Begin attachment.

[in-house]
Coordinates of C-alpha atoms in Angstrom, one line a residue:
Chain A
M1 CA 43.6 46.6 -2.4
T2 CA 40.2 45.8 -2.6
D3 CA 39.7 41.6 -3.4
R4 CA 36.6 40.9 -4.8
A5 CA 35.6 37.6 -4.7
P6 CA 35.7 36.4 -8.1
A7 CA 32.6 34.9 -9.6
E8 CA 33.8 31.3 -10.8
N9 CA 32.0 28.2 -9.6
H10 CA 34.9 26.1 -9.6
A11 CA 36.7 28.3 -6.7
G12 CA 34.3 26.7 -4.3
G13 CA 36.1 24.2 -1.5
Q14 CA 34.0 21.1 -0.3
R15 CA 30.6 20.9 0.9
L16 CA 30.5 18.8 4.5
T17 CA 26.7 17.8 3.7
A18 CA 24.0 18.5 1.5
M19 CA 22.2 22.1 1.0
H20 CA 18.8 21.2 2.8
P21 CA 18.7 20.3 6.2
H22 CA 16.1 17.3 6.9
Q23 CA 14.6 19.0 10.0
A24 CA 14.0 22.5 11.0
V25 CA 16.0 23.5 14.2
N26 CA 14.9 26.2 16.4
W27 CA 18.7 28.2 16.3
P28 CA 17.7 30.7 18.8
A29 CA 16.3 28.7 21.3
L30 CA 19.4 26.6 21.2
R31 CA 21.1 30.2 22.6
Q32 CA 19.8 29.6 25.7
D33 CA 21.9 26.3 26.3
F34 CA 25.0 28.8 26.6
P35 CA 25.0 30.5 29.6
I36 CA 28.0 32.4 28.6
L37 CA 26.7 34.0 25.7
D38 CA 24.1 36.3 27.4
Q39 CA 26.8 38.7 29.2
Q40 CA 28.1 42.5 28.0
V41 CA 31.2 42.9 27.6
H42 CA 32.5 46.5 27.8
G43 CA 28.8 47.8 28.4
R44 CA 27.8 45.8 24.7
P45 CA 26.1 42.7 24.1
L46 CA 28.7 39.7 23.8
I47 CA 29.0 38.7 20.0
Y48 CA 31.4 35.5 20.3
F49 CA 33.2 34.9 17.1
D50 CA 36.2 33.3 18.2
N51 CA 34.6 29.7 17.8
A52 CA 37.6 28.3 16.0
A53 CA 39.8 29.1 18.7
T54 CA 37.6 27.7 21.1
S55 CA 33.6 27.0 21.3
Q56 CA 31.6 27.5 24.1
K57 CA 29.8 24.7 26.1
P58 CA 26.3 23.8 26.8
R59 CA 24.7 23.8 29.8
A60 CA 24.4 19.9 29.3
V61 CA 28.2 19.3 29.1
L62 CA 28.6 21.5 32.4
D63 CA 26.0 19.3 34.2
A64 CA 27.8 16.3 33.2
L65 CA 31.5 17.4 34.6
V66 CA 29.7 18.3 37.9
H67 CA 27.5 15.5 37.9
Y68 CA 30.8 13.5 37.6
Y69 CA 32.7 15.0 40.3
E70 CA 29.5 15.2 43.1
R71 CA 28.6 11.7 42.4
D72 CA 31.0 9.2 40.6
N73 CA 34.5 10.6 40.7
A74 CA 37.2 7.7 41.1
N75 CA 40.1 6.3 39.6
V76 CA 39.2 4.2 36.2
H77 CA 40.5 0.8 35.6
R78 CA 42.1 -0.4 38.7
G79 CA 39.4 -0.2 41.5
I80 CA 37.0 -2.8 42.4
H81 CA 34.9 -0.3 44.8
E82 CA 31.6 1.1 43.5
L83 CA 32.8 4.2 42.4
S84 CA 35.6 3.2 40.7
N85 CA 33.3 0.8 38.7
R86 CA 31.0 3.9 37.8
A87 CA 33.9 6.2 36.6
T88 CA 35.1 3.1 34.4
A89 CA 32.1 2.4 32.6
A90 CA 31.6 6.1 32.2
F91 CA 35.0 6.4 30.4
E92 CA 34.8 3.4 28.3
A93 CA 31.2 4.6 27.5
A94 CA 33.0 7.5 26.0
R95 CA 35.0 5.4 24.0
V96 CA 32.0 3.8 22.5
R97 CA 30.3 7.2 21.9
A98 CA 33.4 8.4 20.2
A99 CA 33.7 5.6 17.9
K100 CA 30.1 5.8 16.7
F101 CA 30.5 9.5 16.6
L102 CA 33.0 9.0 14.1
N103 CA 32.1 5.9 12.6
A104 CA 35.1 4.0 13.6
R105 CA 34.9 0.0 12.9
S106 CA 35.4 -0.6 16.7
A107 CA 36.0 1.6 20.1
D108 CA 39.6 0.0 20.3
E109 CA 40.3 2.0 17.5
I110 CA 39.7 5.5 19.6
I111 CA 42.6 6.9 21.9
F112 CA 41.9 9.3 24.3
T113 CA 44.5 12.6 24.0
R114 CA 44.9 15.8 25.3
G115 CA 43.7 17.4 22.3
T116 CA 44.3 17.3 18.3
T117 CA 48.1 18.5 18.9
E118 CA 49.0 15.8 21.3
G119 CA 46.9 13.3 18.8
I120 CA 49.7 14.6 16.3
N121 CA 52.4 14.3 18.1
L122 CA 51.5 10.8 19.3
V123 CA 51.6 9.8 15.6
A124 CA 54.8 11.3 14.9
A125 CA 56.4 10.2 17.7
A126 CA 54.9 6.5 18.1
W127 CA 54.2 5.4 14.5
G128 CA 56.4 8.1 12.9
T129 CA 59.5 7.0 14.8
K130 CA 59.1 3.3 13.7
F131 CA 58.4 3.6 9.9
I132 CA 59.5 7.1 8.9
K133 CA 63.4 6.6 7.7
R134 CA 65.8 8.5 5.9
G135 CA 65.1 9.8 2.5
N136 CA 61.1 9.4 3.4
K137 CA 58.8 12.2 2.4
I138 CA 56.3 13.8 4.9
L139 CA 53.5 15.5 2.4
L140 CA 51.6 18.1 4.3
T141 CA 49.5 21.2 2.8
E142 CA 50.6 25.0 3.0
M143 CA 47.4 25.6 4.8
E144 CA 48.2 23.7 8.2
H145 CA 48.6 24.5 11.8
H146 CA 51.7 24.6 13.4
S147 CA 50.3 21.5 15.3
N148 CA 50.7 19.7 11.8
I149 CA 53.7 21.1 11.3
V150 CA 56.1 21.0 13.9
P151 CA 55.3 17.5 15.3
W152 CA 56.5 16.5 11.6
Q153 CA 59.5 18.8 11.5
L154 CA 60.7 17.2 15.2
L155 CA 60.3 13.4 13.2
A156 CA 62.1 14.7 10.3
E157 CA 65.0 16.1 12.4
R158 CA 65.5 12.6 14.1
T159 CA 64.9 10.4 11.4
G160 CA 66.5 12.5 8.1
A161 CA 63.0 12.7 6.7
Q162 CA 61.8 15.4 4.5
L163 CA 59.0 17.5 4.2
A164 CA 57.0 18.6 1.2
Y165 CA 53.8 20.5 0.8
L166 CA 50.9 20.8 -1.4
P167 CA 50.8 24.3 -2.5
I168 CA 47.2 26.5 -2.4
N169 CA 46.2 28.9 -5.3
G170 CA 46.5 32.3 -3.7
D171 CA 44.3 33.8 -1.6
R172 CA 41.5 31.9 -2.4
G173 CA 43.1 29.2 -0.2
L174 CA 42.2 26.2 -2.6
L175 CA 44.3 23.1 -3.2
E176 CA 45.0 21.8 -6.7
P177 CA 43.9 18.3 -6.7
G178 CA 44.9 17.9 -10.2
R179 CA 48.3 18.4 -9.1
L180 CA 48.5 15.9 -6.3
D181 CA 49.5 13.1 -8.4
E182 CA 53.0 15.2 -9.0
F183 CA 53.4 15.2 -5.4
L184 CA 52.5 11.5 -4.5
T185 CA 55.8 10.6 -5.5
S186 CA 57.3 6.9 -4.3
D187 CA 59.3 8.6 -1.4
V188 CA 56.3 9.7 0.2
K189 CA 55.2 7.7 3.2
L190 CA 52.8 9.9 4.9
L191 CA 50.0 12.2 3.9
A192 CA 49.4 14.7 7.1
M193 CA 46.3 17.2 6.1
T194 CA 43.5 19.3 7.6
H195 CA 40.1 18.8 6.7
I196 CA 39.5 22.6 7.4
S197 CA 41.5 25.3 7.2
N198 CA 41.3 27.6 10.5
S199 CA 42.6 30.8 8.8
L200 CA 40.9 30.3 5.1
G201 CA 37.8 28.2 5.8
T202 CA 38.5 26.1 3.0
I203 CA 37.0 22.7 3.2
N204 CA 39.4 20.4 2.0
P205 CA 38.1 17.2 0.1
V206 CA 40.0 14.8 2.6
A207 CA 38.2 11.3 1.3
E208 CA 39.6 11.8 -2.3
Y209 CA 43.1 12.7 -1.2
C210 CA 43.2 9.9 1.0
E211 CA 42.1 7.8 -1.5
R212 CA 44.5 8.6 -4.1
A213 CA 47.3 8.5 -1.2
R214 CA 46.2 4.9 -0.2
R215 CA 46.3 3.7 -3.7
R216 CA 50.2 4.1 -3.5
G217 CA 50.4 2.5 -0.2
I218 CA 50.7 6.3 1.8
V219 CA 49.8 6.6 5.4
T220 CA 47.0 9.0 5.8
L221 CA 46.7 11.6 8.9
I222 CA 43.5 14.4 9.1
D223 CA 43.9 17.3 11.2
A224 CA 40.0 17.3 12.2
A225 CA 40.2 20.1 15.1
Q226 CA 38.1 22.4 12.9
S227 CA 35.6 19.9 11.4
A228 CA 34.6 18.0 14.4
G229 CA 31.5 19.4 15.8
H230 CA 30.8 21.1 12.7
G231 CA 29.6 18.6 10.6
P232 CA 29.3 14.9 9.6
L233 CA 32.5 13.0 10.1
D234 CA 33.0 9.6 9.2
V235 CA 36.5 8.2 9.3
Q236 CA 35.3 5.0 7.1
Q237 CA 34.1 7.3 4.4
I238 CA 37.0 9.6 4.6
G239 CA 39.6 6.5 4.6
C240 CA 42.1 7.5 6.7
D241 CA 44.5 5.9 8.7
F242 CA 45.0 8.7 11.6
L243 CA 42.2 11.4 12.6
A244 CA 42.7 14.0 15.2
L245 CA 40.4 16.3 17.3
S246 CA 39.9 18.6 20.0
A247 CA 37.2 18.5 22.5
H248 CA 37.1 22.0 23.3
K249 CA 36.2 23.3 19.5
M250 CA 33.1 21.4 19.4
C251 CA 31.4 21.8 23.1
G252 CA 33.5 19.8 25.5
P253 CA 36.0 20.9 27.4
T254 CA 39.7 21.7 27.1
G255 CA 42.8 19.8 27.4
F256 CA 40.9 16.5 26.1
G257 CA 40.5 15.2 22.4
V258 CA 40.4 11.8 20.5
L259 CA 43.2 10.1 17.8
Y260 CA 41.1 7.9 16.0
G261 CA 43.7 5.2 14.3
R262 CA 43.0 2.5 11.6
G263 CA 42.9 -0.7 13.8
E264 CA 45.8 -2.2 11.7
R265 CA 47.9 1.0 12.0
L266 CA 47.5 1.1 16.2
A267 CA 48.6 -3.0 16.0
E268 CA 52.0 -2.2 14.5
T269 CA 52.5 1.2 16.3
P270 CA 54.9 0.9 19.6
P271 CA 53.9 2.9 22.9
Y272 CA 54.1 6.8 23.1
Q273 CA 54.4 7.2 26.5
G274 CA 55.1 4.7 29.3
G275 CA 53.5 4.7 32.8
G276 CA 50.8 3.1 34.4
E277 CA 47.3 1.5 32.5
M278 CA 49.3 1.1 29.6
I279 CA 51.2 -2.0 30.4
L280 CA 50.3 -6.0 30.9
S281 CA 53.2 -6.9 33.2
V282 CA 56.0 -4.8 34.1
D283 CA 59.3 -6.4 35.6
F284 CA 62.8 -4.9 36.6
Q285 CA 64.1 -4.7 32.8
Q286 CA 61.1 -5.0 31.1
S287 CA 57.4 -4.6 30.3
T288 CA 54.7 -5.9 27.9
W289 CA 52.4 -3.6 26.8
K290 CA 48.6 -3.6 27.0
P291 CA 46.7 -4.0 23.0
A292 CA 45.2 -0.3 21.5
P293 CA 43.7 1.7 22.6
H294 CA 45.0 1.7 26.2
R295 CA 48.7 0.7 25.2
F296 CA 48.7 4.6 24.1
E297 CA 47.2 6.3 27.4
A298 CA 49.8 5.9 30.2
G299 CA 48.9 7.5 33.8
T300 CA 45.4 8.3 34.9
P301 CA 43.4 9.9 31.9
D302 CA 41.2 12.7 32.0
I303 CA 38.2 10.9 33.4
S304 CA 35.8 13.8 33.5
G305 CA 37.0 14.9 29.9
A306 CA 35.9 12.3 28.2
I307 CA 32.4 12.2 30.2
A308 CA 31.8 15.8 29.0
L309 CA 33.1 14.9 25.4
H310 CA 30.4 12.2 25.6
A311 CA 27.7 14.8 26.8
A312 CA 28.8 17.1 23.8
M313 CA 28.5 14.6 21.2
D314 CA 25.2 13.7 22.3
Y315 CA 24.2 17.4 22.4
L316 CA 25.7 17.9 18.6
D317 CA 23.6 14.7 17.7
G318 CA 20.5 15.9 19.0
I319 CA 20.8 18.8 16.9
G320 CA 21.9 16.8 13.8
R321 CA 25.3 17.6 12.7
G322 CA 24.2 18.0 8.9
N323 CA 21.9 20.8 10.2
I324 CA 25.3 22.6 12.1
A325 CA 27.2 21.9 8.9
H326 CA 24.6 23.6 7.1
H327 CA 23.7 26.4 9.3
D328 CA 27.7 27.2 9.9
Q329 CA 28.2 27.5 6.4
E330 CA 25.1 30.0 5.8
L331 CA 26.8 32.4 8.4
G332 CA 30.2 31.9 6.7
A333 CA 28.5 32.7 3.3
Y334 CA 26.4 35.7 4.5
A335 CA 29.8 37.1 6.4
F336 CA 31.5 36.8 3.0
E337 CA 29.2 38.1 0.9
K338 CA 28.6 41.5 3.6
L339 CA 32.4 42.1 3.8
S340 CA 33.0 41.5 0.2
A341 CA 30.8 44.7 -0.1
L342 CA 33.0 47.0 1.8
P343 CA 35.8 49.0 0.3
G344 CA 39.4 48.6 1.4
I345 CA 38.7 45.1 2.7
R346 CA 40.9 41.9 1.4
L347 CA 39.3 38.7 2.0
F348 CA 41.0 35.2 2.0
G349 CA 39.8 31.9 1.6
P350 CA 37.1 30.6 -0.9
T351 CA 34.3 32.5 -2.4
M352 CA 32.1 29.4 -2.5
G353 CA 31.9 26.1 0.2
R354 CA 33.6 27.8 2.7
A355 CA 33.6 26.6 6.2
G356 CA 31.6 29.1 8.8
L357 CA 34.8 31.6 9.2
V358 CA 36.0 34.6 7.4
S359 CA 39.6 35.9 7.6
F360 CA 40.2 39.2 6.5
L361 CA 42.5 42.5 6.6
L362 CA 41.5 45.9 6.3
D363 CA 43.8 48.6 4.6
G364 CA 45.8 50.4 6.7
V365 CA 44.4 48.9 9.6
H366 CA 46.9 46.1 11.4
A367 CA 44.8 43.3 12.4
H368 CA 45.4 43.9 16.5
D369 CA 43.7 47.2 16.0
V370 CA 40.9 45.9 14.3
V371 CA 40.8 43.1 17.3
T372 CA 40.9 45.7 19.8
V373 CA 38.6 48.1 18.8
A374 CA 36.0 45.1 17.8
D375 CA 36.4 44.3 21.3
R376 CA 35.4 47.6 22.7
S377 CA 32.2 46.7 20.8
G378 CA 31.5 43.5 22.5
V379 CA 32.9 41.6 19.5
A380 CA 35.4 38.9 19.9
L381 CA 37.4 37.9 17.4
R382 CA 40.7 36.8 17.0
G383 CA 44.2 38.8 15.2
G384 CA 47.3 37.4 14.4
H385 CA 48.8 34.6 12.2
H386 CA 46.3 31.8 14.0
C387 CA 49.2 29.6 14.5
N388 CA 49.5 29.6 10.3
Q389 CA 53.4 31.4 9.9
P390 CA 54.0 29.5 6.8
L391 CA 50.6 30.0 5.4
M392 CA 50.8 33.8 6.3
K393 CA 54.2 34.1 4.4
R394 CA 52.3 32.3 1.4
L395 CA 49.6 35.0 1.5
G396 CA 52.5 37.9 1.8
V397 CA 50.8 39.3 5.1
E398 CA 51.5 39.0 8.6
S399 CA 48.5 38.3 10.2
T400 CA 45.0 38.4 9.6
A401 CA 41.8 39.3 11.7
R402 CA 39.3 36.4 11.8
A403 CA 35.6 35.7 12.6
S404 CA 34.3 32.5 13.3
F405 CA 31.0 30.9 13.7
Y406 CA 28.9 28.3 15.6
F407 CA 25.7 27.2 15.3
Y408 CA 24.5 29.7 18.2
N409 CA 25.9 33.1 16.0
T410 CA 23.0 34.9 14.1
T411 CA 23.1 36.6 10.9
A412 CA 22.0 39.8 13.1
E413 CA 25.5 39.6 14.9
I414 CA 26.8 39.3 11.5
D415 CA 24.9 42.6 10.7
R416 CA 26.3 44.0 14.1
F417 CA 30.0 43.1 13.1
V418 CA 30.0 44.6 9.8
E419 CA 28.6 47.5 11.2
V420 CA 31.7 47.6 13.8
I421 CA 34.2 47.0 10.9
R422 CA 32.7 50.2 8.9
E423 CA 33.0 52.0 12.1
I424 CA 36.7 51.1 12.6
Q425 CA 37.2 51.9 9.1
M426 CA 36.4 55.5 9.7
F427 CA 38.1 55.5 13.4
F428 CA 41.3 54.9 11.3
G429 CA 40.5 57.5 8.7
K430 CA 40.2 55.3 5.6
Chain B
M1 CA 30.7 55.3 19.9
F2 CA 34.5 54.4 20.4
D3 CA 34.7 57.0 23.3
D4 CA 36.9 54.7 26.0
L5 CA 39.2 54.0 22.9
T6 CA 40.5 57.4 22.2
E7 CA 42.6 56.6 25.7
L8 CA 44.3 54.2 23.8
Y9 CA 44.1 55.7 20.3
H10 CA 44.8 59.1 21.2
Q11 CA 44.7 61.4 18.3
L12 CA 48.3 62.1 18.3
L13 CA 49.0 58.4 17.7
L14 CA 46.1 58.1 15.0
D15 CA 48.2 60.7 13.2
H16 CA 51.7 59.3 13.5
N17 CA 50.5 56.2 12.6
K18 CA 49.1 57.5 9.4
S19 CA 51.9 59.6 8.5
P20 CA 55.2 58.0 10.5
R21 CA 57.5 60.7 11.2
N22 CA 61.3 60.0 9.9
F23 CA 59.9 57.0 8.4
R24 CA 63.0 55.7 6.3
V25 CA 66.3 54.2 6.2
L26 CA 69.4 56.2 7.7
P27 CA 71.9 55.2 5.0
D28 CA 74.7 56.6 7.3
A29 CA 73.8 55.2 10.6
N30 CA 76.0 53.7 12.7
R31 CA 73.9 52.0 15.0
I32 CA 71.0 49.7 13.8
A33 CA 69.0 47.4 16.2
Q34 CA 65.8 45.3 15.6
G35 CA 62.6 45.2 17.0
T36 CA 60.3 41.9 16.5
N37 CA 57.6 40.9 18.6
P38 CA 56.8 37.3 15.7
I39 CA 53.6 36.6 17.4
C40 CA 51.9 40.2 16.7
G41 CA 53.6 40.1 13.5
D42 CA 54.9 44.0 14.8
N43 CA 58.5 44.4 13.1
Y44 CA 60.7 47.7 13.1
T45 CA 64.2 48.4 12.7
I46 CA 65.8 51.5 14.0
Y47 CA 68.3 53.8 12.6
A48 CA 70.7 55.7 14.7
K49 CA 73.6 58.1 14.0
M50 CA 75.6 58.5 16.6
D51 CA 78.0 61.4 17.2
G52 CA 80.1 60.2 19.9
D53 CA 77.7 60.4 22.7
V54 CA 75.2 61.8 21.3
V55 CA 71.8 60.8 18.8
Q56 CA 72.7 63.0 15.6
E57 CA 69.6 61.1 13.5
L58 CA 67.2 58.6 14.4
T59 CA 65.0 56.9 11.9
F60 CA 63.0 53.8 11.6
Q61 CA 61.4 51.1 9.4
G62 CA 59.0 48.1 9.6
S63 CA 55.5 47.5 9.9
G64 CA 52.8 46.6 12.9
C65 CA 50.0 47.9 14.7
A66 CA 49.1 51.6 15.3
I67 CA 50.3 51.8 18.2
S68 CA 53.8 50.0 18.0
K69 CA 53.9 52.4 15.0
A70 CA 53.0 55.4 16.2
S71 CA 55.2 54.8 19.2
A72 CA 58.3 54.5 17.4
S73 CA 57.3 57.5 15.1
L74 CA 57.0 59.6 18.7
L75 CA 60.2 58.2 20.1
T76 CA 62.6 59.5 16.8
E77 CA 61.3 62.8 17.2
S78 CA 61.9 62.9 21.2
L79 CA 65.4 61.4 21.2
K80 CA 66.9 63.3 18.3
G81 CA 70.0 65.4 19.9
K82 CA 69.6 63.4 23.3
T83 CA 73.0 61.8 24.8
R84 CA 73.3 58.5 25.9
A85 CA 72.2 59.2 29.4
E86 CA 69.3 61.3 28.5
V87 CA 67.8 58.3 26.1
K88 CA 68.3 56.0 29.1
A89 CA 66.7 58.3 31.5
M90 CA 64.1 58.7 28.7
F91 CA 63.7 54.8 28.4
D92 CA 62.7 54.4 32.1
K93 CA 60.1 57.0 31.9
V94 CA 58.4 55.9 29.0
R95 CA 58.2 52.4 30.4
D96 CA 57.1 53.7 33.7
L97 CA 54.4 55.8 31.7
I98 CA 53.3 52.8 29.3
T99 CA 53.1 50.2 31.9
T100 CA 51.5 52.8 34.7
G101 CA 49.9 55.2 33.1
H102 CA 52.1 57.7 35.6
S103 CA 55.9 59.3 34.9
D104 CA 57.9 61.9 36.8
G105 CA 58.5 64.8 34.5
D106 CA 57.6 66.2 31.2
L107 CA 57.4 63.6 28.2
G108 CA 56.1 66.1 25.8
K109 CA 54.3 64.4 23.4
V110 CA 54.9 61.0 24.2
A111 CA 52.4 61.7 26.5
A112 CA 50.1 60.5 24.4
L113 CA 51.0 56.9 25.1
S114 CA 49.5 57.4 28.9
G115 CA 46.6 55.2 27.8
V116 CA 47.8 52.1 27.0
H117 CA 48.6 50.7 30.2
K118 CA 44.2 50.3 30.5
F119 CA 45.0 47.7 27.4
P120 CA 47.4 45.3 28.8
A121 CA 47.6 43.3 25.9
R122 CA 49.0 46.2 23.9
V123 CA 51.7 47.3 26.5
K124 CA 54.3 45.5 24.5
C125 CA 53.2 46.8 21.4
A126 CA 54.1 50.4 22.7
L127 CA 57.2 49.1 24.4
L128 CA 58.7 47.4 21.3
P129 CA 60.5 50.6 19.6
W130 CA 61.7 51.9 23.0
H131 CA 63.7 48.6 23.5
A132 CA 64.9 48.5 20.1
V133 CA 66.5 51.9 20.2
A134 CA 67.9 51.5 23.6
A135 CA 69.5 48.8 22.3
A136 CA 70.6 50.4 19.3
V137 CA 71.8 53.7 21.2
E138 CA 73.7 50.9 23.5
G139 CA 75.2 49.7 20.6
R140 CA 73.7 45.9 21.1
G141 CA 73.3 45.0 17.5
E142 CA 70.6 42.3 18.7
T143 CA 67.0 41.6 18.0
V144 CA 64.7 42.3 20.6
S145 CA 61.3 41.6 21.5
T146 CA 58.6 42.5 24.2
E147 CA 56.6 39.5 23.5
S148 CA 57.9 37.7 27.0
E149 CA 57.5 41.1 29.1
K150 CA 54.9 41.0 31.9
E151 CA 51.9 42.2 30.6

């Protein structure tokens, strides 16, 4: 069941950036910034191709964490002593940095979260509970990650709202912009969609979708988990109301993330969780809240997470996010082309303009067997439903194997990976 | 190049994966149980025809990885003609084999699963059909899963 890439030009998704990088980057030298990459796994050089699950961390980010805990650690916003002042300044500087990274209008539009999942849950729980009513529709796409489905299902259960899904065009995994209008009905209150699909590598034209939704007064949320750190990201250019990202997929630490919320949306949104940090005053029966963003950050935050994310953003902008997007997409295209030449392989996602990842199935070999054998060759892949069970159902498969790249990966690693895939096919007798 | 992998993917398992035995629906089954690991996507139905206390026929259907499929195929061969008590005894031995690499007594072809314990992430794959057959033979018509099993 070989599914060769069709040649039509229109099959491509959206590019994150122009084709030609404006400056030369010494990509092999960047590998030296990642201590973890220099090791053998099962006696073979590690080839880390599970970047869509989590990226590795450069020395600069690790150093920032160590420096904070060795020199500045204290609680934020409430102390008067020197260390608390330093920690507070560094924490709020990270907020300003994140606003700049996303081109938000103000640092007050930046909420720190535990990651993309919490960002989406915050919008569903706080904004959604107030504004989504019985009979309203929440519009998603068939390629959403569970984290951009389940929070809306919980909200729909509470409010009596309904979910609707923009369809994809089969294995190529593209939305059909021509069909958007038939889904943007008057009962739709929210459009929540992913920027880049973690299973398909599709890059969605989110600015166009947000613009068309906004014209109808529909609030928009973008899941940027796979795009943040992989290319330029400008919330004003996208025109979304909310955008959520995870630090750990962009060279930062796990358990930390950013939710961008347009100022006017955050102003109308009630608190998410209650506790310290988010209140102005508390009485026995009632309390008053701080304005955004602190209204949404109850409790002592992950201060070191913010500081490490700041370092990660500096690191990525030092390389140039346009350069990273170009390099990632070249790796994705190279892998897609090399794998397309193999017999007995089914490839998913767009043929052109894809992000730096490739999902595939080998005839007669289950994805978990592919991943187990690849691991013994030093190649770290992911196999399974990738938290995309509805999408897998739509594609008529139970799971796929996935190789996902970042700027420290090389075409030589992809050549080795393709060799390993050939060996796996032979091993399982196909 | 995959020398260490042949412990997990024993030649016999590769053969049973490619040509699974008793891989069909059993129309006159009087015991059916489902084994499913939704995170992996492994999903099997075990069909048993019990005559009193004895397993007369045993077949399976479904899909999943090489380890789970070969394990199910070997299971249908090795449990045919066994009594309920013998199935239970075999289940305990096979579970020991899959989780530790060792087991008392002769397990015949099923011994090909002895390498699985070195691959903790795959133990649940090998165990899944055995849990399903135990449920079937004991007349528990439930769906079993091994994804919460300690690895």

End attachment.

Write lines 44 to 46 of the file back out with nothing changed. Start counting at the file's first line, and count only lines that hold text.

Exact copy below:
V41 CA 31.2 42.9 27.6
H42 CA 32.5 46.5 27.8
G43 CA 28.8 47.8 28.4